General News — 13 September 2012

GPs have a key part to play in tackling the ‘unacceptable’ overprescription of psychotropic drugs in older Australians, according to the peak psychiatry body.

The government’s recognition of dementia as the ninth National Health Priority Area has brought the overuse of antipsychotic medication into the spotlight, particularly in residential aged care.

However, the Royal Australian and New Zealand College of Psychiatrists (RANZCP) claims that overprescription occurs broadly among older Australians and not just among those with dementia or in residential aged care.

“This is unacceptable, but often driven by a lack of access to effective alternatives. Improved access for older people to evidence-based psychological and other non-medication treatments of mental illness is required,” an RANZCP statement read.

Dr Roderick McKay, chair of the RANZCP Faculty of Psychiatry of Old Age, said that time constraints when working in residential care, or demand from families for immediate results, could place pressure on GPs to medicate when not necessary.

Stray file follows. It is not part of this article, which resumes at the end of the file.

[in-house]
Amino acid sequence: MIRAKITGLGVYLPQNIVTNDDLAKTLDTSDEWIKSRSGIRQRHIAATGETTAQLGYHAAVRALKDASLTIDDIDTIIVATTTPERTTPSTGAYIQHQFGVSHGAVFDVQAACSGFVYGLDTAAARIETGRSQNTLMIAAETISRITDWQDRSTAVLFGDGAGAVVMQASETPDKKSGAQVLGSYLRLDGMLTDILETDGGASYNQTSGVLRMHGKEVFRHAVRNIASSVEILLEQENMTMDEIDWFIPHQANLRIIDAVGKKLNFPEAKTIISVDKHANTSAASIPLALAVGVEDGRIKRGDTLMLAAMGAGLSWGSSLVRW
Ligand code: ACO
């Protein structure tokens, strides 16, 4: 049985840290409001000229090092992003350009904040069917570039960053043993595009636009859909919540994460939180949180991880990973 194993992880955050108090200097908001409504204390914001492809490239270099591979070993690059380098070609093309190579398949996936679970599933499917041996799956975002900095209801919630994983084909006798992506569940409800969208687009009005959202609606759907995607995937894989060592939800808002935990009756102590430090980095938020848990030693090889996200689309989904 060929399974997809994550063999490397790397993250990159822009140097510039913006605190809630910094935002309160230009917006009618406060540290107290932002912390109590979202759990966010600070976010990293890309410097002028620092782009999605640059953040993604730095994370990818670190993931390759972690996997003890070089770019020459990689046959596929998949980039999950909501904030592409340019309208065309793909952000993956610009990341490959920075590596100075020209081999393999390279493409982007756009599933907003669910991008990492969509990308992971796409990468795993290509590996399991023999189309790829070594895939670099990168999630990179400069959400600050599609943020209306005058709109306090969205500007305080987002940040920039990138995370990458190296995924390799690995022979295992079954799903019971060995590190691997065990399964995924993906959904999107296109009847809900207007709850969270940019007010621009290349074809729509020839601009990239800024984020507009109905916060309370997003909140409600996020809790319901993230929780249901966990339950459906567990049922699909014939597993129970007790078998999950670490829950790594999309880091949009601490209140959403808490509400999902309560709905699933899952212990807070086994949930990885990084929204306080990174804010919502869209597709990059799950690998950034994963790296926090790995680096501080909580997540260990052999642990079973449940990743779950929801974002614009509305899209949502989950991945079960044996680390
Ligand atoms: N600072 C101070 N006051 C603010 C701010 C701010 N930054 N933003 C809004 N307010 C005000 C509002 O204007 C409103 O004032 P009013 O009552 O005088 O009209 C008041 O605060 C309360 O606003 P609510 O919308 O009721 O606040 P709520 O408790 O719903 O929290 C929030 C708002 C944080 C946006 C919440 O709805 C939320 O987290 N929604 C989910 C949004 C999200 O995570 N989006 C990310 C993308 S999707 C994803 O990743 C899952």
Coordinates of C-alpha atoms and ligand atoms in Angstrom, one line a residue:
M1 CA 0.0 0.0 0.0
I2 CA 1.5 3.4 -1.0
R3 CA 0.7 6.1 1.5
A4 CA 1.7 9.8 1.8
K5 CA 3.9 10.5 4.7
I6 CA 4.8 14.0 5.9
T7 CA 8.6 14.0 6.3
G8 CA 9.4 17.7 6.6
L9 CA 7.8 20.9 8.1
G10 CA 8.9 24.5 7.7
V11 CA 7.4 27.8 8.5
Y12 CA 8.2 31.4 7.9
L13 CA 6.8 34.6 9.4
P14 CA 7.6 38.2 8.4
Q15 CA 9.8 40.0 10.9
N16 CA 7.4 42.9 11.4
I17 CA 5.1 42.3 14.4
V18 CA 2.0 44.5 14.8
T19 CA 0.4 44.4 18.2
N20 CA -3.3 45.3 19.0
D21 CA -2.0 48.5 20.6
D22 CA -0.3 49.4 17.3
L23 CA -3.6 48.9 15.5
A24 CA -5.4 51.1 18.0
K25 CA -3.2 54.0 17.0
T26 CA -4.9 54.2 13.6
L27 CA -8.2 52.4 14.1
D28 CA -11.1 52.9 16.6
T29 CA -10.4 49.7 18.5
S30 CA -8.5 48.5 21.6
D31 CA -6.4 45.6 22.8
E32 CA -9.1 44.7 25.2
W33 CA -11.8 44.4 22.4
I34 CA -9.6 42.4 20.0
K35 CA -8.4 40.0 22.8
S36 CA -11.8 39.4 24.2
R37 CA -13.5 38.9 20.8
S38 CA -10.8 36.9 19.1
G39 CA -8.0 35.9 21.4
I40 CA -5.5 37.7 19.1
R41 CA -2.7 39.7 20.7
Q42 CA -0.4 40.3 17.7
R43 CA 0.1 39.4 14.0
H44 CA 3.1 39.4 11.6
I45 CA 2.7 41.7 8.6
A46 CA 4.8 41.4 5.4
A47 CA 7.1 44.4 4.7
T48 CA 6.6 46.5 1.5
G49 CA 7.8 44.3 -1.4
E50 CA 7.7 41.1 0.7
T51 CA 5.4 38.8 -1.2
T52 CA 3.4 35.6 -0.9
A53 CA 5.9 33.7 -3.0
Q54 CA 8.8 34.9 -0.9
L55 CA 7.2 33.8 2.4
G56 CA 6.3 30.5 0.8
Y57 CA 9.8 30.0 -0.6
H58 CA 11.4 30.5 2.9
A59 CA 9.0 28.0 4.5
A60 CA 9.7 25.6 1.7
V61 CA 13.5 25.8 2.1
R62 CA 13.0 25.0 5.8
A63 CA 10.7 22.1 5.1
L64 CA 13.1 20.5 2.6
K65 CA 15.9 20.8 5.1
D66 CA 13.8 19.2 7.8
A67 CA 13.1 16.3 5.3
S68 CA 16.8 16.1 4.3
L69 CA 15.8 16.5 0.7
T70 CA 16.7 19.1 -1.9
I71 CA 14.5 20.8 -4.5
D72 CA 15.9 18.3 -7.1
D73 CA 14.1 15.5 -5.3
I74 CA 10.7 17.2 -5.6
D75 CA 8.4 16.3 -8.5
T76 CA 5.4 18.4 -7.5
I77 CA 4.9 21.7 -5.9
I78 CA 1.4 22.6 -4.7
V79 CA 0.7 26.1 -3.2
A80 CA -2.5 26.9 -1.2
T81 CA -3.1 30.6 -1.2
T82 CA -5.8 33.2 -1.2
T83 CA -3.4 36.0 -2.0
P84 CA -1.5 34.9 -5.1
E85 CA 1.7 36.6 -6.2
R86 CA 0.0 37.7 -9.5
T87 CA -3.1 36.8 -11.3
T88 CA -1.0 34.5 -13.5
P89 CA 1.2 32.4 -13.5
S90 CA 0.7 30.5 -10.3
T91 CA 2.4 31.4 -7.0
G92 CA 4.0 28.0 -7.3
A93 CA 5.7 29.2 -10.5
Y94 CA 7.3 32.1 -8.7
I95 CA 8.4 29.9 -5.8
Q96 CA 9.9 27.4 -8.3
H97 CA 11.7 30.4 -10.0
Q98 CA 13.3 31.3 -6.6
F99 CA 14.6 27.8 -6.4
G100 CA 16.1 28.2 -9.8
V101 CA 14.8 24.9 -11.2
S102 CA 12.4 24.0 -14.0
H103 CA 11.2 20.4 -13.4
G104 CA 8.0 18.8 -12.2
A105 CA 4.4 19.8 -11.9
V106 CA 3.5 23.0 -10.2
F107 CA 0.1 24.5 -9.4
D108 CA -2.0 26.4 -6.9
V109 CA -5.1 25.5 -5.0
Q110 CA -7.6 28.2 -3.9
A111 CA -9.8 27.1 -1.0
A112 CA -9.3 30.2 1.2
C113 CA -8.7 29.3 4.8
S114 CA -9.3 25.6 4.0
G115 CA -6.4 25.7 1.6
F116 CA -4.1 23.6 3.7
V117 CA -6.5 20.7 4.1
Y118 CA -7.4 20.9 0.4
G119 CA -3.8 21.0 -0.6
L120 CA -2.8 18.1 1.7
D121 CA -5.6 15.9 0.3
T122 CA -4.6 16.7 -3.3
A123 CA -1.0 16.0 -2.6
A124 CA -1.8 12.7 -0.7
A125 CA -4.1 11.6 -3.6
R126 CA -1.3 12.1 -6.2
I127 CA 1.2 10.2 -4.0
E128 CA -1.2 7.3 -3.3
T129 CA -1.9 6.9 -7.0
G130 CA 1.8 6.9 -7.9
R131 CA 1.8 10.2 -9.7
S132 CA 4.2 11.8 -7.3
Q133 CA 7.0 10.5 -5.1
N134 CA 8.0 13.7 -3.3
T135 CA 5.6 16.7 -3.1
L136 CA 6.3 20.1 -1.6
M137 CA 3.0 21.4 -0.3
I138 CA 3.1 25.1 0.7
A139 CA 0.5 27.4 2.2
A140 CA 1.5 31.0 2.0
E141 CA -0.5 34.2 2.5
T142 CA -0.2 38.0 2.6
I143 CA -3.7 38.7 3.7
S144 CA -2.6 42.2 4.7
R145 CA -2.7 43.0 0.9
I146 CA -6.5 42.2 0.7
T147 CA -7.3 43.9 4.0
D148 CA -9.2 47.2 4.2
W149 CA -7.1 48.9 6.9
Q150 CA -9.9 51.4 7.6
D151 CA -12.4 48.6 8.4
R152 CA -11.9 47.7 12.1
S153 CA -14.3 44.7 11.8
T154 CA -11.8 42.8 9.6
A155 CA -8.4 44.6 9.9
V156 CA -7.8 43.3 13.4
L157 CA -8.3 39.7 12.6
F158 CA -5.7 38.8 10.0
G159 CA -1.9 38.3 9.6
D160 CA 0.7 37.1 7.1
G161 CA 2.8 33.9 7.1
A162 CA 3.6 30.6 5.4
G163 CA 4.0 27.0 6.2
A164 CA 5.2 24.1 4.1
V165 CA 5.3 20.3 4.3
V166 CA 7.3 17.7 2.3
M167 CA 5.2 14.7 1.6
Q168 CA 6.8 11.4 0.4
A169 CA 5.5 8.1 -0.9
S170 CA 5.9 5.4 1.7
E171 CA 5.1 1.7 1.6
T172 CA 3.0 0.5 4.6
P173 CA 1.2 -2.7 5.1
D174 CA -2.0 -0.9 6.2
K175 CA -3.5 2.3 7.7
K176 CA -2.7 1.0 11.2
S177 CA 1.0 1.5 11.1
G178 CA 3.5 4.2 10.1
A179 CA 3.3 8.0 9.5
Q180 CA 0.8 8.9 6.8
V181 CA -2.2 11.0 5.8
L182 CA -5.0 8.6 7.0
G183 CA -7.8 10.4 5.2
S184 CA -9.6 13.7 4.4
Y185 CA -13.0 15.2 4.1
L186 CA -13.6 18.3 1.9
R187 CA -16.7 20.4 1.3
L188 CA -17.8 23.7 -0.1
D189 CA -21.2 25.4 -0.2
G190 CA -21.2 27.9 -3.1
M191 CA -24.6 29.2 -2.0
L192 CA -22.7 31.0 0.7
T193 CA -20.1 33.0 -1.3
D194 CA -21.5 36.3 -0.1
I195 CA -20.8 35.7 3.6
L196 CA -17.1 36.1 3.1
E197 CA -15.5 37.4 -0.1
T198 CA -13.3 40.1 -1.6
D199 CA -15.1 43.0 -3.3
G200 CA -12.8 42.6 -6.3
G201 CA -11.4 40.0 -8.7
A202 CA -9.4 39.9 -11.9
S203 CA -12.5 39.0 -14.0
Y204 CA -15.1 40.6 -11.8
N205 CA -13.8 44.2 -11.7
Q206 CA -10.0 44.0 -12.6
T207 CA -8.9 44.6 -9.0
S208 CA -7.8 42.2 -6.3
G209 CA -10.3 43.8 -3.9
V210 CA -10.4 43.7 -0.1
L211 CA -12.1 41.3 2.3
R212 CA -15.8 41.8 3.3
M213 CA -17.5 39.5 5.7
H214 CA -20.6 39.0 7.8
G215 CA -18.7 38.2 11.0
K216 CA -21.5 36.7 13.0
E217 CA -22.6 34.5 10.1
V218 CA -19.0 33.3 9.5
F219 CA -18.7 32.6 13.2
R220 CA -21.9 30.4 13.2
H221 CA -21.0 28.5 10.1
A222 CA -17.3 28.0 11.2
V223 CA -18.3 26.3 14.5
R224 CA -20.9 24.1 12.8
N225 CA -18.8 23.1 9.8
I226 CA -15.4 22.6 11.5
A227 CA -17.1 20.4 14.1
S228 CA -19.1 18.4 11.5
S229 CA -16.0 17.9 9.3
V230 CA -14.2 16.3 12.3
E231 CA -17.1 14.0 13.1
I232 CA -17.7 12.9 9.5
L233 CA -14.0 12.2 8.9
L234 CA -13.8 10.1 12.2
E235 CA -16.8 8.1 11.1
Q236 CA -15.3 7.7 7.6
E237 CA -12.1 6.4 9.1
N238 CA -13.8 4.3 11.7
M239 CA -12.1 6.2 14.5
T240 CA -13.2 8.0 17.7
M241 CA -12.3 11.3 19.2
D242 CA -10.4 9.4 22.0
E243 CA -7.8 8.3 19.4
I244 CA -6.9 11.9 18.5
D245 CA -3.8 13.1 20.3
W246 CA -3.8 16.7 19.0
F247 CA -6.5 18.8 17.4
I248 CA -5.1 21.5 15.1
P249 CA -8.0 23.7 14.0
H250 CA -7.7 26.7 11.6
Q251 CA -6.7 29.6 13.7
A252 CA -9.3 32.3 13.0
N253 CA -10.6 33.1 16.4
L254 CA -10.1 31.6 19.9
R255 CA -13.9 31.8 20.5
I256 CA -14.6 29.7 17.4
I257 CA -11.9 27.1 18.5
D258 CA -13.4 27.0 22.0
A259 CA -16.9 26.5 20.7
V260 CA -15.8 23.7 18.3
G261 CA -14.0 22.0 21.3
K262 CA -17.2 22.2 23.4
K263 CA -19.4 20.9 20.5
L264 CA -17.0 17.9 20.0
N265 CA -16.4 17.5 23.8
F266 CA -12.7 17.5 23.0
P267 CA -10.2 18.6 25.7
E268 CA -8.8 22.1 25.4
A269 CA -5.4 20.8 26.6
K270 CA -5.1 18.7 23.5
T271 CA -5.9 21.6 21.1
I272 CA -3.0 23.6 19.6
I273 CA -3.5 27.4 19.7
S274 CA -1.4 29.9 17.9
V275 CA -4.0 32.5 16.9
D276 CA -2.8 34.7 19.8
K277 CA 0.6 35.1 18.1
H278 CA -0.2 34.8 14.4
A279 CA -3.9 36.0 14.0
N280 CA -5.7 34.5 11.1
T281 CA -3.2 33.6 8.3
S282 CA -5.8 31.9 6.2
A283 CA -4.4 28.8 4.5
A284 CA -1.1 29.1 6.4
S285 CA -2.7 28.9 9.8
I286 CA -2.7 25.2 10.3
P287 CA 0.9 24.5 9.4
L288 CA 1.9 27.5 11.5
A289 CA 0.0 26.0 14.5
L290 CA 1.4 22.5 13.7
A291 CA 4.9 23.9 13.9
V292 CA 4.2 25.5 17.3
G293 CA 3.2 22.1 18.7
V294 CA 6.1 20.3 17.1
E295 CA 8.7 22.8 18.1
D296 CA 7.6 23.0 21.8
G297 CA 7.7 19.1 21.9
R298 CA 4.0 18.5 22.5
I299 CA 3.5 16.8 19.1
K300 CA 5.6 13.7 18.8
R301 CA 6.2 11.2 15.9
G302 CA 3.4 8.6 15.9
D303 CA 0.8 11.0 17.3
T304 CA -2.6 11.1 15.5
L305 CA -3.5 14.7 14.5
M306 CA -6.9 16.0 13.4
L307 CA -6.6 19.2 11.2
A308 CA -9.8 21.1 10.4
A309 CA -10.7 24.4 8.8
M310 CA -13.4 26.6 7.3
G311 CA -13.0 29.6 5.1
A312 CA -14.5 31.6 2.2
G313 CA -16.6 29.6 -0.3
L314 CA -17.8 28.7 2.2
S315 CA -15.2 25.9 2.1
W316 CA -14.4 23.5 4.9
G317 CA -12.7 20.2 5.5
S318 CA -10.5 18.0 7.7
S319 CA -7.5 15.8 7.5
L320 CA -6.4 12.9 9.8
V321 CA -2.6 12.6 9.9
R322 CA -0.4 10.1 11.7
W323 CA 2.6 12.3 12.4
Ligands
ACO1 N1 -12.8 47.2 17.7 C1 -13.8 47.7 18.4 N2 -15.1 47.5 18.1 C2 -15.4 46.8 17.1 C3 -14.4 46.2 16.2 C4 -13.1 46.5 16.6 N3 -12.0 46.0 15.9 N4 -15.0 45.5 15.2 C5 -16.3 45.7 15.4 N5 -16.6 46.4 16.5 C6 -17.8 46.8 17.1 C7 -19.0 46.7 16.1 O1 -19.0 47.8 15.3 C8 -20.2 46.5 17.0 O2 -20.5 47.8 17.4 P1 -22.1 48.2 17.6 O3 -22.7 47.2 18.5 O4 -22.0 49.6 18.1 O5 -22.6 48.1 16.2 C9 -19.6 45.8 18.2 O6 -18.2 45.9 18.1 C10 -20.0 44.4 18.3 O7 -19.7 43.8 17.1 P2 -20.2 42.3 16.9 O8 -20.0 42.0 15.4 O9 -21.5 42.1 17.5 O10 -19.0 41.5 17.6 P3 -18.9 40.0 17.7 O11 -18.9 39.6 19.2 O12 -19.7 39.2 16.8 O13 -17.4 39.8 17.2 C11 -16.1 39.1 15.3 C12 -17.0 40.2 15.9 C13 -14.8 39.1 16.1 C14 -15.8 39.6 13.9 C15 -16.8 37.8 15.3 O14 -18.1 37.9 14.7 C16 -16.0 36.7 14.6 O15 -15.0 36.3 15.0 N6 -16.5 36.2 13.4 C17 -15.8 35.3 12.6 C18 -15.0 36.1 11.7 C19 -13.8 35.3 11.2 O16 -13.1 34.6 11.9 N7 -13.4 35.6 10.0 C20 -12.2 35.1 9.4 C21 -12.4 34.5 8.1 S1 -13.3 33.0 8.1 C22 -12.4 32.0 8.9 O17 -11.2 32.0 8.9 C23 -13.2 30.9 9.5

“There’s no doubt that overprescription is more common in nursing home settings,” he said. “If medication is needed, clear review periods need to be set.”

The statement followed an ABC Lateline program where it was claimed that thousands of elderly patients may be dying prematurely due to overprescription of antipsychotics.

In a recent MO column, Sydney GP Dr Ray Seidler said anti­psychotics were a last resort when behavioural techniques failed, and that tying GPs’ hands was a recipe for “aged care bedlam”.

Perth GP Dr Joe Kosterich said “rightly or wrongly there is going to be a need for some sort of medication so patients are not going to be a danger to themselves or others”.

“Maybe some of the older-style sedatives such as pericyazine which… have a better safety profile could be more widely used,” he suggested.

As first appeared in the Medical Observer


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